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FAQ: Does My Ex Have to Know the Kids are Coming to Counseling?

There are a few issues involved in this question:

  1. To answer this, we must determine what the provisions are of the divorce decree.  This document spells out parents’ rights.  In joint custody, both parents have equal rights to information about treatment of their child.  The divorce decree may spell out who must be notified or give consent for any medical treatment of the child.  Counseling falls in this category.
  2. In general, treating a child without the knowledge of the ex puts the child in the uncomfortable position of having to keep a secret from one of their parents.  This burden is often counter-productive to the child’s welfare.
  3. Often this question is asked in high-conflict divorce situations.  These types of divorces include harmful stressors for children.  The counselor may first need to address the continued “high-conflict” condition, starting with one willing parent.  Counseling can help a parent find ways of reducing the level of conflict as a way of protecting the child from further harm.  Once emotional safety for the child is established and the child is out of the middle of the conflict, counseling can begin for the child.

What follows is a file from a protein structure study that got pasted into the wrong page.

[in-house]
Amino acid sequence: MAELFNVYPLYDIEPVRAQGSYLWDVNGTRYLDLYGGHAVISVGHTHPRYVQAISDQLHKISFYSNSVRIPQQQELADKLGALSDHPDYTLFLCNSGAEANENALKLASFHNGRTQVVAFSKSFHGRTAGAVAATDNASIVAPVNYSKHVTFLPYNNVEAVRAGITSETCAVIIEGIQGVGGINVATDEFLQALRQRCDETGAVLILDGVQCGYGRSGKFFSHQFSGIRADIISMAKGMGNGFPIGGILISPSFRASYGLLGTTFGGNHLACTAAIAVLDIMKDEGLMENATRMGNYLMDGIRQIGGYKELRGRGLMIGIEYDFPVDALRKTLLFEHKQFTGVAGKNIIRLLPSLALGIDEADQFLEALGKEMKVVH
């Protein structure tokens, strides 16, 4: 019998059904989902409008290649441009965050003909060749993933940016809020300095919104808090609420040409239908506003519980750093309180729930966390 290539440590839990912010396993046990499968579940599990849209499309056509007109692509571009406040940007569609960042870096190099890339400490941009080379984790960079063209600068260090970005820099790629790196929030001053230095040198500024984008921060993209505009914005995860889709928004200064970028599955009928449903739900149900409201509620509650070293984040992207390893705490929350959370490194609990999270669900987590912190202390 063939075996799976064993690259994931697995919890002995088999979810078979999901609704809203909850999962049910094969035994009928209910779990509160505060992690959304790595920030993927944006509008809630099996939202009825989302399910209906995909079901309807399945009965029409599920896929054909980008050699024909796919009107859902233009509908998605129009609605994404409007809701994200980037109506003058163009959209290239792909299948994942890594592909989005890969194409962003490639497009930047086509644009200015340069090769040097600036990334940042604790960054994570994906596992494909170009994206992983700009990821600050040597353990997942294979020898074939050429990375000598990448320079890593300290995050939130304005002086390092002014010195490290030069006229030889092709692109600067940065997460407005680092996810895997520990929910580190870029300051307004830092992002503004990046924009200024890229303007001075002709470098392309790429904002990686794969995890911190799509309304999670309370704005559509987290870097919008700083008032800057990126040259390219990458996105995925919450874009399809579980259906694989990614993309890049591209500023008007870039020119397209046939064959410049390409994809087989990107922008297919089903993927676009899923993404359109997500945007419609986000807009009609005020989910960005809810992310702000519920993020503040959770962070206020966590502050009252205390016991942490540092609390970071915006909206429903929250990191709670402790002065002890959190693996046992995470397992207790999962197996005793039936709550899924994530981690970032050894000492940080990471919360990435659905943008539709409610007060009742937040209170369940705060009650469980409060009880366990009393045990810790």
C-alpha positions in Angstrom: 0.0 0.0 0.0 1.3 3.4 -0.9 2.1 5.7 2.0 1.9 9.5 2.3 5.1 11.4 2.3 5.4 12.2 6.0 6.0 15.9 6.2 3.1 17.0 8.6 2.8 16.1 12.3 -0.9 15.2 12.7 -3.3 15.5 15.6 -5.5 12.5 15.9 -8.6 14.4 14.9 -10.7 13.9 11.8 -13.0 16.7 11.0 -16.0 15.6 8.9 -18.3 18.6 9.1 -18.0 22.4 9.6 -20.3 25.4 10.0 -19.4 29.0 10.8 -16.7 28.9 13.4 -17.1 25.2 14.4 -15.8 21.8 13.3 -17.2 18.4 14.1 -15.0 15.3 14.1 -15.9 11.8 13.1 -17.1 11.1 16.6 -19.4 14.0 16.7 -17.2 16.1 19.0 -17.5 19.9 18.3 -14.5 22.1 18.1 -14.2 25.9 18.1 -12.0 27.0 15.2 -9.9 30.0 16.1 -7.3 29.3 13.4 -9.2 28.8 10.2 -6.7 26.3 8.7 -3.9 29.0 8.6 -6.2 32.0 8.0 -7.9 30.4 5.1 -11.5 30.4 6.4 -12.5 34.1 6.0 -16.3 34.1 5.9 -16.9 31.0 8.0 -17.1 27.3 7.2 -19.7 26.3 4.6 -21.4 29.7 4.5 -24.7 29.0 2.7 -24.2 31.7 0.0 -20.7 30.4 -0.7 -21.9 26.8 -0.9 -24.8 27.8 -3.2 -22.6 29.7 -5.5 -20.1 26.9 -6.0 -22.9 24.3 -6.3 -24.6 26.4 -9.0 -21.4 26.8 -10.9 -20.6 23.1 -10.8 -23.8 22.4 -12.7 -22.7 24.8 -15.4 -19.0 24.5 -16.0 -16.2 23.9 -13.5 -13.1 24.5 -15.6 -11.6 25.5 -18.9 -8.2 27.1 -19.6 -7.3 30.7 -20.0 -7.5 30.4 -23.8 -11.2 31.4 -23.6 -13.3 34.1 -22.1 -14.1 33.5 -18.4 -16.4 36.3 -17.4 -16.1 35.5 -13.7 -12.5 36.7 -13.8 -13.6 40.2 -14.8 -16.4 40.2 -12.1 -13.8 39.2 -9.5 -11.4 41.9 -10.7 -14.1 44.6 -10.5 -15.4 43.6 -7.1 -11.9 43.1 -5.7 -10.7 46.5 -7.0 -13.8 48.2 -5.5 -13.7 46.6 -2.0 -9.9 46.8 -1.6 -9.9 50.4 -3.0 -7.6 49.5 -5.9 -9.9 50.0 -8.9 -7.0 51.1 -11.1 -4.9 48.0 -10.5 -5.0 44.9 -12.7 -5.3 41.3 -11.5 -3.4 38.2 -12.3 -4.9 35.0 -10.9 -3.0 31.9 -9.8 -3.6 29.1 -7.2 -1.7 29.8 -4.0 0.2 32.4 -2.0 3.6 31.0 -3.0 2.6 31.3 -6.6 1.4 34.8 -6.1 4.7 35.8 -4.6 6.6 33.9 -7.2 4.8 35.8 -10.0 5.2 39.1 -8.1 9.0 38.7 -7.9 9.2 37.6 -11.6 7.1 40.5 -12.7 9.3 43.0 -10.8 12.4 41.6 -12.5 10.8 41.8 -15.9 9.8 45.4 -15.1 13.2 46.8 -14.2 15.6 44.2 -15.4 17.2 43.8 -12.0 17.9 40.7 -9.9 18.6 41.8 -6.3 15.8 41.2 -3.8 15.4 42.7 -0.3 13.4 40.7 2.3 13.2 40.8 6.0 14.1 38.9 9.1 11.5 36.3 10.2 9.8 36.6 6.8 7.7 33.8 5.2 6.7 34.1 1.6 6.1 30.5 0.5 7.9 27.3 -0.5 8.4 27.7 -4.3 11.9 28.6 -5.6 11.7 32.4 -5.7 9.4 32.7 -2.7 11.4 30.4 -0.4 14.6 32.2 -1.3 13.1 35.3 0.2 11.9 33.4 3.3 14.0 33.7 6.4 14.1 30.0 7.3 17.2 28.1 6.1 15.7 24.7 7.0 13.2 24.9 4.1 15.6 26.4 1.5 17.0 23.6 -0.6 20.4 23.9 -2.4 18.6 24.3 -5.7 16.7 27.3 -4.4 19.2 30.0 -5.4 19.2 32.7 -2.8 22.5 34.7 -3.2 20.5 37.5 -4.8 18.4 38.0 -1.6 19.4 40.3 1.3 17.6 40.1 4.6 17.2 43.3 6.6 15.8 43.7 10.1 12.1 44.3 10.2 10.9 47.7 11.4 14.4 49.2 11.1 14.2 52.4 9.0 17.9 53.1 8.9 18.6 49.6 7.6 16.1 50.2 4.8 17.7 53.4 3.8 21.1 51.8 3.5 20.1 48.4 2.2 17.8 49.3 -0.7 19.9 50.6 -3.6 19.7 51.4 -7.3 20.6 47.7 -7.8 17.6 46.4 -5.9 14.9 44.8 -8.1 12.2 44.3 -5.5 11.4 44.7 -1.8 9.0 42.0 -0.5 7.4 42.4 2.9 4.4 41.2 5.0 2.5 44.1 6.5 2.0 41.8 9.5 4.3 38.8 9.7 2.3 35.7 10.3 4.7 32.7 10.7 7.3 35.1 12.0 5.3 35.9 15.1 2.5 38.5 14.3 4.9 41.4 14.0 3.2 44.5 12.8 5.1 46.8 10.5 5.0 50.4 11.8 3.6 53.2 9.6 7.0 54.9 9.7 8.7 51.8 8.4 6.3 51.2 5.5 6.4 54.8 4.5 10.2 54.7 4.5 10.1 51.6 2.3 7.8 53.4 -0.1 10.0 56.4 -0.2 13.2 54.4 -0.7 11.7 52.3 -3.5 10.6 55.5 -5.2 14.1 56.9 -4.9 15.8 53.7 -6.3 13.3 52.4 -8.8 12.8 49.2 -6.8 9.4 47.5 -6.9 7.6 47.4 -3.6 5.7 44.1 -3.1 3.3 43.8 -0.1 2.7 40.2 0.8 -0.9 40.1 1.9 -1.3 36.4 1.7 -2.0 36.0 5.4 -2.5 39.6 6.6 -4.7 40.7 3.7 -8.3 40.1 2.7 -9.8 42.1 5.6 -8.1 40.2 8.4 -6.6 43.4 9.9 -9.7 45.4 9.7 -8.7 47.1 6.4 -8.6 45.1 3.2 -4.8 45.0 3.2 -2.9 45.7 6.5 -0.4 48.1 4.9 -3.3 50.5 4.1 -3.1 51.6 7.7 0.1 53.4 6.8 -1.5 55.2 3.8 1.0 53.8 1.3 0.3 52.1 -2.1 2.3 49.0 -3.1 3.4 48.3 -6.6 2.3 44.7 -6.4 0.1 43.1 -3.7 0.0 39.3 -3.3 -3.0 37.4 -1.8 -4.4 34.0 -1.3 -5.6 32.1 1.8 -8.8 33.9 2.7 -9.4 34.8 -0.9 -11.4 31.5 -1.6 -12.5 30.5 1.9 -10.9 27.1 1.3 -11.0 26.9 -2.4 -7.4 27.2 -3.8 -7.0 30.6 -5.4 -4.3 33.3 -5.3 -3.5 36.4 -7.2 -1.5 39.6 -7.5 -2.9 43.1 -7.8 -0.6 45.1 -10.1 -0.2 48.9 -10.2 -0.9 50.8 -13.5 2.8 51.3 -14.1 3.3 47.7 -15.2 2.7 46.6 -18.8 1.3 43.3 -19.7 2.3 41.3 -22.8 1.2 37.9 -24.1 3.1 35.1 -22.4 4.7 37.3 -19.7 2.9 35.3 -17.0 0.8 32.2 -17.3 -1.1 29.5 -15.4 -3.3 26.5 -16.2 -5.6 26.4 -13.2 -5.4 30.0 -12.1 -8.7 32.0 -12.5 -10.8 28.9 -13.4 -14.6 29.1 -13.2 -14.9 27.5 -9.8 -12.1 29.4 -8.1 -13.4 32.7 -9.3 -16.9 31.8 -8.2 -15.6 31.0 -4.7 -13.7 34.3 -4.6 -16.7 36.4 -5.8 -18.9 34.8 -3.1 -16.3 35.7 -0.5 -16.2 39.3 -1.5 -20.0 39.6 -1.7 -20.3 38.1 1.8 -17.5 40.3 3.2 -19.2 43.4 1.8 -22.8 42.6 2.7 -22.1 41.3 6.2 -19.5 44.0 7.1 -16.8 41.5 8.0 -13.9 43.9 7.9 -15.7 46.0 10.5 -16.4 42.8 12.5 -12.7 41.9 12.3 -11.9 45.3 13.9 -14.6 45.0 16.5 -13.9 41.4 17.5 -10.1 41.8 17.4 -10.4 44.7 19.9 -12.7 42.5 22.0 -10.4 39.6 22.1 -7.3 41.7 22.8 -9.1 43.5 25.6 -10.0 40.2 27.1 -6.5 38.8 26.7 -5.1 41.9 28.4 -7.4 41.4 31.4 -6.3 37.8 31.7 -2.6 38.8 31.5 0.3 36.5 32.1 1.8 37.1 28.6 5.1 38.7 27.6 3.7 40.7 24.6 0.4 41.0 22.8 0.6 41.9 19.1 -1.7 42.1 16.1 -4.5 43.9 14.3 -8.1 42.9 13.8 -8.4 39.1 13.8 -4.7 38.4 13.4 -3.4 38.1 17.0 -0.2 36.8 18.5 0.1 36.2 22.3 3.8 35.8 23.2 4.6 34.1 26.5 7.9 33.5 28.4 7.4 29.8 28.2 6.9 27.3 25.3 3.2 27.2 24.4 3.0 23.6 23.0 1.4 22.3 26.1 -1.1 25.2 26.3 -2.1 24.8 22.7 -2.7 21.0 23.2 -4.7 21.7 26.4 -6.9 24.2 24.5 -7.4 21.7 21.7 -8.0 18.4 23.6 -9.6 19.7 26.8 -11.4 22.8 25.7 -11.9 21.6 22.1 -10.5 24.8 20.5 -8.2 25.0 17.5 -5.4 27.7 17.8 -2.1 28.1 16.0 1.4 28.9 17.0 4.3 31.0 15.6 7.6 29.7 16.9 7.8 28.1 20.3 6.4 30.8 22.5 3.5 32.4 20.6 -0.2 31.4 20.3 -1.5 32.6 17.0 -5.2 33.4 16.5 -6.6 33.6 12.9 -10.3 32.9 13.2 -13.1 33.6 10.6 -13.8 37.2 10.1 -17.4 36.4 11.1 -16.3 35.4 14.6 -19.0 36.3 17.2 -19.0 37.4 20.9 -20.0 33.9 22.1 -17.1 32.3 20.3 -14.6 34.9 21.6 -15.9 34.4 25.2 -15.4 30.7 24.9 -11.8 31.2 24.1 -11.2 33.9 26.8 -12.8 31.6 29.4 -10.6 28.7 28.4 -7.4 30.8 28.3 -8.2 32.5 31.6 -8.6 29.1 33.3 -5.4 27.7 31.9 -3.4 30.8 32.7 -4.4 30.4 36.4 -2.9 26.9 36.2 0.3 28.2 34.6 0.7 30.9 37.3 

In some cases, courts may have given full custody to one parent, or limited the rights of the non-custodial parent.  In these cases it may be acceptable to see the child without the other parent knowing or being entitled to any information.

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